A student at James Madison High School in Fairfax County has contracted spinal meningitis and another student, who sang in the same school choir, is ill with what is believed to be the identical disease. Fairfax County health officials reported.
Spinal meningitis is a bacterial infection that attacks the body's spinal fluid and, if unreated, can cause brain damage.
Dr. John Einarson, head of the county's communicable disease control, said it was unusual that two cases of this type of meningitis, occurred in such close proximity. It is a very "sporadic" strain of bacteria and two cases are rarely found even in the same family, he said.
Nevertheless, as a precautionary measure, letters have been sent out to approximately 500 families whose children attend the school in Vienna where the two ill teen-agers are students, and the principal, George W. Felton.
The letters, sent to parents of students who shared classes with the stricken students, advise parents to watch for the preliminary symptoms of the disease, which include a high fever and severe weakness. Later symptoms include muscular aches in the legs, a rash and finally, stiffness and pain the neck.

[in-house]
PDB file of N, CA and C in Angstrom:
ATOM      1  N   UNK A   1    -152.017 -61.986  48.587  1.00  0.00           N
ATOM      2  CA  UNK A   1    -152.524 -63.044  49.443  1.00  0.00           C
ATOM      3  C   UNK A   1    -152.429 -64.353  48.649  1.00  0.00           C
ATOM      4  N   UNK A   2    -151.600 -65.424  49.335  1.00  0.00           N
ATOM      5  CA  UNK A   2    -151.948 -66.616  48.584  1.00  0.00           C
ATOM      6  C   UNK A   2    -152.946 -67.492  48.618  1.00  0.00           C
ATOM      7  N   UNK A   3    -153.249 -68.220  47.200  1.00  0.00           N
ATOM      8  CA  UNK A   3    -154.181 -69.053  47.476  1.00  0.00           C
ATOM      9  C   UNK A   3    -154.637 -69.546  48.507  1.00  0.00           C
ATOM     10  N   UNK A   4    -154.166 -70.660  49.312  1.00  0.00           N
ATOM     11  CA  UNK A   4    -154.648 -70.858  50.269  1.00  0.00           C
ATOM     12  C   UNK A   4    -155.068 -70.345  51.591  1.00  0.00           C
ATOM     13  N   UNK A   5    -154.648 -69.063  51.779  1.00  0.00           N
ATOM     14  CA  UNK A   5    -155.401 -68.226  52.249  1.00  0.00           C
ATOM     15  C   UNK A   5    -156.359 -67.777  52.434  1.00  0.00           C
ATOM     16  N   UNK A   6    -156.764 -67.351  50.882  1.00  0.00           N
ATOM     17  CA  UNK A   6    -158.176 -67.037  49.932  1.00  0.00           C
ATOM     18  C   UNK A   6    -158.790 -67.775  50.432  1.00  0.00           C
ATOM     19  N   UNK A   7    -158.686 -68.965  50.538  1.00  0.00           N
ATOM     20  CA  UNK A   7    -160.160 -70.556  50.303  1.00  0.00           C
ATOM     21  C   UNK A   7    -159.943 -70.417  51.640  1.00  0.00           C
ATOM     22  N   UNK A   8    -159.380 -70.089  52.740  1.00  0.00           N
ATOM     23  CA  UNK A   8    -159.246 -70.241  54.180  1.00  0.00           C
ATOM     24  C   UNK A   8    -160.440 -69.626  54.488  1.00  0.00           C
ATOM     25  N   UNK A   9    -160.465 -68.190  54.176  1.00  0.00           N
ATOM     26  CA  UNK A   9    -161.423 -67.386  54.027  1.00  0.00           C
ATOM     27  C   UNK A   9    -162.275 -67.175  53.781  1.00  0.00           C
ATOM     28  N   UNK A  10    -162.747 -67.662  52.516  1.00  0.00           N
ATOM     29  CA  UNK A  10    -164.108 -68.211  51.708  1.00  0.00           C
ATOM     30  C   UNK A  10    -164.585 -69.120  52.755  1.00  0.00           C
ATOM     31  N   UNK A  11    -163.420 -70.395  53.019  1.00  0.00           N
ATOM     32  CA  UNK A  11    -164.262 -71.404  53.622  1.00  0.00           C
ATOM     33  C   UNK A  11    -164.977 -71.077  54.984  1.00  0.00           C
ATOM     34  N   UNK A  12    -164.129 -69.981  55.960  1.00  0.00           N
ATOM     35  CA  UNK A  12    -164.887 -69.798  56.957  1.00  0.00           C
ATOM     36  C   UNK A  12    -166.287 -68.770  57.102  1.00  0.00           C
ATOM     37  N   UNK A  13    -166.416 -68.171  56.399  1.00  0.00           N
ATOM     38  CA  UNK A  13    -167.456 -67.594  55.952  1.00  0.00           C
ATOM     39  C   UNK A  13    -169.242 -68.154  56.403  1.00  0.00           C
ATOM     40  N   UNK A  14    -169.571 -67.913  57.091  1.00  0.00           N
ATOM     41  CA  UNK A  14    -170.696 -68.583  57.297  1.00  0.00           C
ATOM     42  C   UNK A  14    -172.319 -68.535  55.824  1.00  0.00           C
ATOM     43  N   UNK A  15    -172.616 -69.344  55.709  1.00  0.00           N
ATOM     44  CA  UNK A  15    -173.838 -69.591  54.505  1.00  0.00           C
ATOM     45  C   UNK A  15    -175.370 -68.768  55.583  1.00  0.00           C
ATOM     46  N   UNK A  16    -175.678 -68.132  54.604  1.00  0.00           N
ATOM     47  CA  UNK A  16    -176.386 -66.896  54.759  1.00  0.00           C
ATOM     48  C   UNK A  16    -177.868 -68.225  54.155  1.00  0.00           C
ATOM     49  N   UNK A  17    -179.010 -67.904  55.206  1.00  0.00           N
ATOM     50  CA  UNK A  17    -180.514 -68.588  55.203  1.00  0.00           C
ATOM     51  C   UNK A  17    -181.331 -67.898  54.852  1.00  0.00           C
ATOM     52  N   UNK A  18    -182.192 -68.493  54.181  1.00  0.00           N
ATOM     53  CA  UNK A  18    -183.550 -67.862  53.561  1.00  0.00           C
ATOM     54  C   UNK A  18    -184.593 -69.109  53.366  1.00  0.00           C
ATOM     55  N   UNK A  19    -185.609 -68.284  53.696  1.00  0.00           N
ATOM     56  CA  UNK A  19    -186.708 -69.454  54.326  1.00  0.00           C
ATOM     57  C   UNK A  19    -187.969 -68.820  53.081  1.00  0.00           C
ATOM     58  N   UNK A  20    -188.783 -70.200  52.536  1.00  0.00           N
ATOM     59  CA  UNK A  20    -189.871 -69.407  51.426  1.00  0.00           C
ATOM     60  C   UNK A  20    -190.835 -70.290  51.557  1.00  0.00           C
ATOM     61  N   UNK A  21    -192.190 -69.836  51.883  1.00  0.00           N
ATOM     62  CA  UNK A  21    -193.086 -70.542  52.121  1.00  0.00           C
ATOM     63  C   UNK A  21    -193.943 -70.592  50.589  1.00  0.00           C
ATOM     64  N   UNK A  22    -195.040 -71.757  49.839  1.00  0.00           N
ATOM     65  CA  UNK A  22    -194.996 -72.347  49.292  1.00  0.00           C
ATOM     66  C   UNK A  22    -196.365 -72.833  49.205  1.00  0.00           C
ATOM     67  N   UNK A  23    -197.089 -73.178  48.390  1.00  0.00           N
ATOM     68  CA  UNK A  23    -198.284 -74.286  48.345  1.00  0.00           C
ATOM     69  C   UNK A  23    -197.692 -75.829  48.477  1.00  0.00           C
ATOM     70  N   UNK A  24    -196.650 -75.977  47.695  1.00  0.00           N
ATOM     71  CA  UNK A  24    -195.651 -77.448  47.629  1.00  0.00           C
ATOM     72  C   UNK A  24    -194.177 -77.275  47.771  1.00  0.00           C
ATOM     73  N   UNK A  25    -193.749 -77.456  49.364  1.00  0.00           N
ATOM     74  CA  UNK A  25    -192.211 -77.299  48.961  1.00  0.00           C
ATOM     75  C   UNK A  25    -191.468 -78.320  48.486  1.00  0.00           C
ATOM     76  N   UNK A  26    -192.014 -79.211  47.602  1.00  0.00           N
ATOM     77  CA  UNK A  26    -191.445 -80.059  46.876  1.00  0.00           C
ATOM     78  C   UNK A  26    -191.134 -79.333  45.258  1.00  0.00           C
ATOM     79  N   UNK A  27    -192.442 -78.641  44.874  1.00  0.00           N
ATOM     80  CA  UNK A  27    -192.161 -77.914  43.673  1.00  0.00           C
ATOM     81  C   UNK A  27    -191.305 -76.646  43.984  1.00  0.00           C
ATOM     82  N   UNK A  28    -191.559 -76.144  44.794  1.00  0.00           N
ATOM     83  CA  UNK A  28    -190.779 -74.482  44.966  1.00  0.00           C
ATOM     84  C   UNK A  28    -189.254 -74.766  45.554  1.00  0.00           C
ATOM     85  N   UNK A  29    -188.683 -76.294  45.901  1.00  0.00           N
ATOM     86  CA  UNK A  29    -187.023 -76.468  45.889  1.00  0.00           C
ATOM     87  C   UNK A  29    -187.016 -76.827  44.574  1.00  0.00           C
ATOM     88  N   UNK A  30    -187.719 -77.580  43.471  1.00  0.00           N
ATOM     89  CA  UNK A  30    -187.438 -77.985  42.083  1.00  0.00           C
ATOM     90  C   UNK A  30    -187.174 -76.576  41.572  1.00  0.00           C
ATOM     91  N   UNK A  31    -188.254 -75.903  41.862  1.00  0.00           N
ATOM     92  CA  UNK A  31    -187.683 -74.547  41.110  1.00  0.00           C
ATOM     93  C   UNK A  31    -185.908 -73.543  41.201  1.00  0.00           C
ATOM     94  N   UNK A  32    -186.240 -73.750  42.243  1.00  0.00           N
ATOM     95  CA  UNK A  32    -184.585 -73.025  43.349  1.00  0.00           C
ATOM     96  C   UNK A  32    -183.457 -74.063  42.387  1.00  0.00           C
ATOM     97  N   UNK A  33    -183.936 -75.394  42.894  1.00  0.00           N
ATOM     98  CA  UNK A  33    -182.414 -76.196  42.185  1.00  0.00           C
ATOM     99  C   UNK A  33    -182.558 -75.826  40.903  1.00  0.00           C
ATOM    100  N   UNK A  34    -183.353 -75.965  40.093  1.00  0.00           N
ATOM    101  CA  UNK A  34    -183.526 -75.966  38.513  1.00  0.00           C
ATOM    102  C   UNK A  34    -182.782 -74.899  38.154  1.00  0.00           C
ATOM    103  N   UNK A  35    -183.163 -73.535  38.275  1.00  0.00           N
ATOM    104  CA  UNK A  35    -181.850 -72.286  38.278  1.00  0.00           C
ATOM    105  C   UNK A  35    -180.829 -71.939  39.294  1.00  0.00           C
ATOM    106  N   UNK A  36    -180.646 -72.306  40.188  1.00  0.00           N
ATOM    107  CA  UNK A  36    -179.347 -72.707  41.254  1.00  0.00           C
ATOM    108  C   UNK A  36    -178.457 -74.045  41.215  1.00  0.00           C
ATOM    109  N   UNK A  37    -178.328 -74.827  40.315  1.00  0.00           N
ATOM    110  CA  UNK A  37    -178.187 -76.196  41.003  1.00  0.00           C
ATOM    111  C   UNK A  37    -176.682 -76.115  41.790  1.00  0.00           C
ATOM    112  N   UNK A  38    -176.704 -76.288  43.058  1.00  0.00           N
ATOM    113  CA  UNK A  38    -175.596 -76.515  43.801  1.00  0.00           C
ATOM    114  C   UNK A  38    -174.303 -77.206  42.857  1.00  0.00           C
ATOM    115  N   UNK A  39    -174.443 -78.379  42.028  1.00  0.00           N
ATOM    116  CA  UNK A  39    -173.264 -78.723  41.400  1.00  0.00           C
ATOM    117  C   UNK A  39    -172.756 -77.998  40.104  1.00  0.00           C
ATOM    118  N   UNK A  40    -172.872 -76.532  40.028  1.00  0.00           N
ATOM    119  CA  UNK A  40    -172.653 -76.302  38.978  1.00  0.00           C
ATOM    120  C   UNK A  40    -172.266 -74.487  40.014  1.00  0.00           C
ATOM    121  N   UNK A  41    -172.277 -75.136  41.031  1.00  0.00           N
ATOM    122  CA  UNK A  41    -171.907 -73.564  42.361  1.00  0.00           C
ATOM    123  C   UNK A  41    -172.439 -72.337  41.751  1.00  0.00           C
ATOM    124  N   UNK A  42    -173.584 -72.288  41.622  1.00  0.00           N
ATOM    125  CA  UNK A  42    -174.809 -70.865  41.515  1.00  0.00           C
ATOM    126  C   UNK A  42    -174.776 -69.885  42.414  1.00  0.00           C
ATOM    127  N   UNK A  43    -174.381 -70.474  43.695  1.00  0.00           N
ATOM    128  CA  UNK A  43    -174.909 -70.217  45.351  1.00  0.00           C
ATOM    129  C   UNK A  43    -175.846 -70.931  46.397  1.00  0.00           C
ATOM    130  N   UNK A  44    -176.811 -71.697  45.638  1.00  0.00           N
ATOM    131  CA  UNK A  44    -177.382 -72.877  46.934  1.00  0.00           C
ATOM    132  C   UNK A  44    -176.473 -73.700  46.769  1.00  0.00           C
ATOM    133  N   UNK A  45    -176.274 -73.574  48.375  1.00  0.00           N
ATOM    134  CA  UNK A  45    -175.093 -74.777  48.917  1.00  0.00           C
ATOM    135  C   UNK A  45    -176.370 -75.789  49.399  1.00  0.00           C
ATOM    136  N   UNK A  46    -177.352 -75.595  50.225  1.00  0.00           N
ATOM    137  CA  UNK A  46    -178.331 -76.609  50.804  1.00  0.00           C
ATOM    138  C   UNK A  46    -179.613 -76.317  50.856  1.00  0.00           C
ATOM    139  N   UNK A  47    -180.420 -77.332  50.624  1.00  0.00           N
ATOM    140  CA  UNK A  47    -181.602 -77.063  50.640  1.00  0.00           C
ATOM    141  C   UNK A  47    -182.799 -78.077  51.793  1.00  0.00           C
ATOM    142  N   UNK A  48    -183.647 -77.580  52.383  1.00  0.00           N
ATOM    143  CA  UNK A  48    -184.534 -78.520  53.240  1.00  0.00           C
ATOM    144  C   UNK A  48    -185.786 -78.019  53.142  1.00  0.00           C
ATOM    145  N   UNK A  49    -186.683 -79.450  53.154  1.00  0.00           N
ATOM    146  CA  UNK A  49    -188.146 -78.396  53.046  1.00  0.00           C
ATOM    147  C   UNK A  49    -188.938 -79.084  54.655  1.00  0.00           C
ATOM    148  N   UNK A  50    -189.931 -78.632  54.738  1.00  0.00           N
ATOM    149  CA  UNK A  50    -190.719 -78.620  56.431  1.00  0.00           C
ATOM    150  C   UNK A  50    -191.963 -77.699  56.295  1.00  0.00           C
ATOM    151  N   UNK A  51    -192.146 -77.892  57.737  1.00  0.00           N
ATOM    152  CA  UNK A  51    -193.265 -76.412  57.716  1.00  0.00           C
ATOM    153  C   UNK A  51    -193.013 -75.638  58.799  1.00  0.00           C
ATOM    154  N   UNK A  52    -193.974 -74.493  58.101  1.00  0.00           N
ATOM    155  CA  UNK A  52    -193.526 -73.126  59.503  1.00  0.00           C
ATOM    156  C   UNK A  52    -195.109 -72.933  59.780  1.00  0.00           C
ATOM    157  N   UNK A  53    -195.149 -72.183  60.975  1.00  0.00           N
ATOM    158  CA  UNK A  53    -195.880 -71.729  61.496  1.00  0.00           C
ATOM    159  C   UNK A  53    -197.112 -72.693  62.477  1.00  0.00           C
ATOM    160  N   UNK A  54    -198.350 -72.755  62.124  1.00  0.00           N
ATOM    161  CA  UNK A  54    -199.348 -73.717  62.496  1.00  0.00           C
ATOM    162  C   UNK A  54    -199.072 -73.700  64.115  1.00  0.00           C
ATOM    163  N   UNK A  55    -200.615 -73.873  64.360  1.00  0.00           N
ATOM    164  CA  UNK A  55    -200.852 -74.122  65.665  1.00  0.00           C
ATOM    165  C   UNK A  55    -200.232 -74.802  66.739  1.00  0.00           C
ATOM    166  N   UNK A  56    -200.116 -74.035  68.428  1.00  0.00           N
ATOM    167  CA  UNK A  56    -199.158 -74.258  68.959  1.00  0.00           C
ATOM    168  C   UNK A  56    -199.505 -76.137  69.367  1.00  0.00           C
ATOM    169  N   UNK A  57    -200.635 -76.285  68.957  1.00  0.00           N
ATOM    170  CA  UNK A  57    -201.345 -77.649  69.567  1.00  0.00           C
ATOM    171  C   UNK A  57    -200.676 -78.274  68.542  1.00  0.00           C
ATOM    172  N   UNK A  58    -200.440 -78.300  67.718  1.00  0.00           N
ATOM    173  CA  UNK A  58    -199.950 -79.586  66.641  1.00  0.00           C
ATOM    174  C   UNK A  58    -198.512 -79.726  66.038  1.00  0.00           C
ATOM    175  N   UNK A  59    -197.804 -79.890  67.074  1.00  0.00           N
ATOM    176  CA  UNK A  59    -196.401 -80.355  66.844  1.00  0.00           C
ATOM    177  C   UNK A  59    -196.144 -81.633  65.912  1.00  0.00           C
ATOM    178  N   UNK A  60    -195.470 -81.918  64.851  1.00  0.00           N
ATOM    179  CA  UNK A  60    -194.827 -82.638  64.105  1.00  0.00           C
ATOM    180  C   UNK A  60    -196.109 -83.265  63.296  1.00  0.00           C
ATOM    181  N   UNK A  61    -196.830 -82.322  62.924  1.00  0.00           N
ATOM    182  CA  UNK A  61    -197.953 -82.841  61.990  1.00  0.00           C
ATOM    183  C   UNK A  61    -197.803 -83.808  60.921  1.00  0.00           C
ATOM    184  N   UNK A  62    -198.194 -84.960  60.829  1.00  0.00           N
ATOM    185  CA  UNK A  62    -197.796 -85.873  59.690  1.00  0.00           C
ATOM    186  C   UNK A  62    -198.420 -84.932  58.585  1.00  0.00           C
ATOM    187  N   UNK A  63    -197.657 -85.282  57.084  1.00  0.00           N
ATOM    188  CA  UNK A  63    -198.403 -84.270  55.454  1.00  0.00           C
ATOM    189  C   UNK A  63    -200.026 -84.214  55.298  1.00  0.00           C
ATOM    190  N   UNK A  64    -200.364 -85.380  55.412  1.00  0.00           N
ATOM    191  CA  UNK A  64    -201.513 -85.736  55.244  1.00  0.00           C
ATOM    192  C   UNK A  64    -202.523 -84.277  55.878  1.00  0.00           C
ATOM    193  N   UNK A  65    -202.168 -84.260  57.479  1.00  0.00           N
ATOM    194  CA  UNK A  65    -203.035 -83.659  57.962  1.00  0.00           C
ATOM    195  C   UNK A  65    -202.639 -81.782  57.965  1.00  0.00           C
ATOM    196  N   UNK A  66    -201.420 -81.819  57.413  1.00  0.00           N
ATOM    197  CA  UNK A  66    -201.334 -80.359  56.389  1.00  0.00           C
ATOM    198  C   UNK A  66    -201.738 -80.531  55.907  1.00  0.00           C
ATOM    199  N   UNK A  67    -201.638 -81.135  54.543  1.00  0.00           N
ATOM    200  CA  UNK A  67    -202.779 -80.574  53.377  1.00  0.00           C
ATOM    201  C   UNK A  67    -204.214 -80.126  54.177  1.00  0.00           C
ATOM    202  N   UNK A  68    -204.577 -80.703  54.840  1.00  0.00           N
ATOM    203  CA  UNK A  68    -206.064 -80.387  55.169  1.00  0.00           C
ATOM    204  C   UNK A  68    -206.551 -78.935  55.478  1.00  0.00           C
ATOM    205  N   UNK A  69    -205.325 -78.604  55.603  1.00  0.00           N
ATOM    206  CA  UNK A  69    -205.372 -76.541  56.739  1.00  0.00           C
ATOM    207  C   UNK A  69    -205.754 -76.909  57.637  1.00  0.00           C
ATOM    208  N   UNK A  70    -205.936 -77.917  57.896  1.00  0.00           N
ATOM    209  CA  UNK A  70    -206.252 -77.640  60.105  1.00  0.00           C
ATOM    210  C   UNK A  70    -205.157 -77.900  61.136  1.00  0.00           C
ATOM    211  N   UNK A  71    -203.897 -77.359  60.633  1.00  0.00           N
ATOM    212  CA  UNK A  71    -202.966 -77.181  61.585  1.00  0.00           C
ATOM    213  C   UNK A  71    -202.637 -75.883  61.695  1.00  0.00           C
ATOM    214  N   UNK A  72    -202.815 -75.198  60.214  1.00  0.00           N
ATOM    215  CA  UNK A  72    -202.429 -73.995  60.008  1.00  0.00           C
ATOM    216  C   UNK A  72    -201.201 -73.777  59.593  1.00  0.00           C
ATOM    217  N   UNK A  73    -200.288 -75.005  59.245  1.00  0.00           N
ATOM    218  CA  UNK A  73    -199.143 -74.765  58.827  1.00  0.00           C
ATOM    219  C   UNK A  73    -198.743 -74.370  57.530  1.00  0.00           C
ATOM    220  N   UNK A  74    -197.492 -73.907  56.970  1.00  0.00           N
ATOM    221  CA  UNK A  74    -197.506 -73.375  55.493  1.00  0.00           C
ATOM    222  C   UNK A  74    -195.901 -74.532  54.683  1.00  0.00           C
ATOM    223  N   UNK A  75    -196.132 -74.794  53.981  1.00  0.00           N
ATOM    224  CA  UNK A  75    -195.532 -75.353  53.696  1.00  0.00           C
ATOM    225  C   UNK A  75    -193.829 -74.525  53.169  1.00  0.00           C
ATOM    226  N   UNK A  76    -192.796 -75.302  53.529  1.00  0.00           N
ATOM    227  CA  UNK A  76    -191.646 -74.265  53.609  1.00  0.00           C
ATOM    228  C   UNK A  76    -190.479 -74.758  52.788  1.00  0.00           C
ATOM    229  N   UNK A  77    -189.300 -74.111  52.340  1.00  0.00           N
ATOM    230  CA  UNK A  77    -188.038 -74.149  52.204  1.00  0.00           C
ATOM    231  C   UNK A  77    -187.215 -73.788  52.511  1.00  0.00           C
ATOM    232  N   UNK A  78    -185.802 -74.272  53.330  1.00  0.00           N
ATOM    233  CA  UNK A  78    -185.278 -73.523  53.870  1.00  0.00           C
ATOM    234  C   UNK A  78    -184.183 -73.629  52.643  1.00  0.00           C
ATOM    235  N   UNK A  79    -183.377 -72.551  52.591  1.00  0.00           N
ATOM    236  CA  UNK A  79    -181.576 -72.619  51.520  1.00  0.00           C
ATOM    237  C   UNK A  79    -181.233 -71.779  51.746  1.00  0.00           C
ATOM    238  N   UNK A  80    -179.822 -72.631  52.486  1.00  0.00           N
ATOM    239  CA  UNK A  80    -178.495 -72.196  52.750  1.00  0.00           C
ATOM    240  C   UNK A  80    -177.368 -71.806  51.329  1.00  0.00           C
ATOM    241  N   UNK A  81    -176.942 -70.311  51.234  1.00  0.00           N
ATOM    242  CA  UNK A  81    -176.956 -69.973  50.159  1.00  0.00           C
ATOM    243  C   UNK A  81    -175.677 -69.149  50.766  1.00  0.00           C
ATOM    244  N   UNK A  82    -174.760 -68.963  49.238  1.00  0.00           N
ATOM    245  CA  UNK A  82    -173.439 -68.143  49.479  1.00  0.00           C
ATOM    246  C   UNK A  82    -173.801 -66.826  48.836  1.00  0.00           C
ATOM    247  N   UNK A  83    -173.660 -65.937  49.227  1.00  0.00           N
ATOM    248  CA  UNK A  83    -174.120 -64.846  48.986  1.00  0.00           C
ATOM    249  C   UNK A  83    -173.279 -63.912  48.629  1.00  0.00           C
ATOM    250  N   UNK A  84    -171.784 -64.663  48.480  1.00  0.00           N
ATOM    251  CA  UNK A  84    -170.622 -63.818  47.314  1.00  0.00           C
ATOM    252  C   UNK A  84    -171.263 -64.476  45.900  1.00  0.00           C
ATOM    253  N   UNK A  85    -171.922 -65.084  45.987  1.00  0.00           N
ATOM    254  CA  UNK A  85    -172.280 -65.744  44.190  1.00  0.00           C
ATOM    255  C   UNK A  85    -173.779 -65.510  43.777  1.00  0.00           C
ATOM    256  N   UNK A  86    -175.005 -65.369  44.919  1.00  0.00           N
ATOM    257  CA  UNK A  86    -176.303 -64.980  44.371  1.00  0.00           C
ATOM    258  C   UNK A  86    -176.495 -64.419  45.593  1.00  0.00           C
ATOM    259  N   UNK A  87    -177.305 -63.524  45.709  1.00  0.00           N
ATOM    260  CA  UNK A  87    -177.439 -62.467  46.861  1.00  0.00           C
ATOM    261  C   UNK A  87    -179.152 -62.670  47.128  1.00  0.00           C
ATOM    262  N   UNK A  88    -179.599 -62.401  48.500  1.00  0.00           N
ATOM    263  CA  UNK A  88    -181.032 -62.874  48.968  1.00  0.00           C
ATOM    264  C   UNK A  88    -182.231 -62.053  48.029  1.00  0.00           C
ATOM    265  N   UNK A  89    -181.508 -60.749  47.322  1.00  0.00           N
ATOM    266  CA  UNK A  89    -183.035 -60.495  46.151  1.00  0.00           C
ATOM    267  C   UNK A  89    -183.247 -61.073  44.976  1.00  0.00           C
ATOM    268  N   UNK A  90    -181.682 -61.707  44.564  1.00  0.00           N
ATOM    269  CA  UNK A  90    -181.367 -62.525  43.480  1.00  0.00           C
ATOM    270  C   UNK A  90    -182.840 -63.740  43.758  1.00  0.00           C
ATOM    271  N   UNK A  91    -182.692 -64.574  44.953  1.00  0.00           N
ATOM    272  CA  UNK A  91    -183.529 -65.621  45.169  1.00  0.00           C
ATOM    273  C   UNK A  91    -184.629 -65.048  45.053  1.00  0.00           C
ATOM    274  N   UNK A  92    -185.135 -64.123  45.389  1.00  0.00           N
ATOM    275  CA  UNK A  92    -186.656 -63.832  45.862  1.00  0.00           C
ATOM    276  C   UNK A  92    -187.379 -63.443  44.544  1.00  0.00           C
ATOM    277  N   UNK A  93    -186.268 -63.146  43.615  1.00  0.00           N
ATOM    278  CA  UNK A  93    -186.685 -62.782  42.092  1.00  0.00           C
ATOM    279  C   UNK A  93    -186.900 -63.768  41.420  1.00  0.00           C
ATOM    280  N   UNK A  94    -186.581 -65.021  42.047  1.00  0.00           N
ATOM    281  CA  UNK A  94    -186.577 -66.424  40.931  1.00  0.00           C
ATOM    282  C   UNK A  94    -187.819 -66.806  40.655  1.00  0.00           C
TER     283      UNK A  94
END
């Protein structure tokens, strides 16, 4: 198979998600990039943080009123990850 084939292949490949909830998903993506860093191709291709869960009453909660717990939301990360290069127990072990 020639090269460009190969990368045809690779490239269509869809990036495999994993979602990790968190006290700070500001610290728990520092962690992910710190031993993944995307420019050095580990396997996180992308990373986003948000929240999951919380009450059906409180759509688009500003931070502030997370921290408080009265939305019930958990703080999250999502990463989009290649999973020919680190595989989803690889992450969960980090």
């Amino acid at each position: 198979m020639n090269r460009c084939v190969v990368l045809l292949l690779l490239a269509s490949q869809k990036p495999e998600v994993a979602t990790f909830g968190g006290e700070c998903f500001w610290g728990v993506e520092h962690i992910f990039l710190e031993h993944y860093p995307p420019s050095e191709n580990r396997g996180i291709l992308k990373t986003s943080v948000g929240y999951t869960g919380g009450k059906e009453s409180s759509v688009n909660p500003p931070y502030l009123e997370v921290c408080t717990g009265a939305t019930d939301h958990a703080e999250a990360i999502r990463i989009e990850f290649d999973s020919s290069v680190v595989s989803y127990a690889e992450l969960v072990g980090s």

Felton said he had considered sending letters to parents of all students at James Madison but thought that this might cause panic. "This comes on top of rubeola," he said referring to the recent outbreak of measles in the area.
Elnarson said both students, a 15-year-old girl and a 16-year-old youth, who are both hospitalized, are "getting better."
The Fairfax health official said that spinal meningitis is "one of the most severe of all bacterial infections because it is one of the most life-threatening." But he said that most patients, who are treated with large doses of penicillin, recover with no lasting effects. Although the infection can cause brain damage, this is "not usual" Elnarson said.
There are usually three or four reported cases of this particular strain of meningitis each year in Fairfax County and these are the first two reported in 1977, Elnarson said.
State health officials report one other case, in Virginia Beach, so far this year.
There are several kinds of meningitis, caused by viruses, fungi or bacteria. It is the bacterially caused meningitis, of which the meningococcal strain is one, that are commonly called spinal meningitis and that are the most dangerous kind, said Dr. Grayson B. Miller, the state's epidemiological official.
In all, there have been 28 cases of bacterially cause meningitis in Virginia so far this year. This is the usual number, Miller said.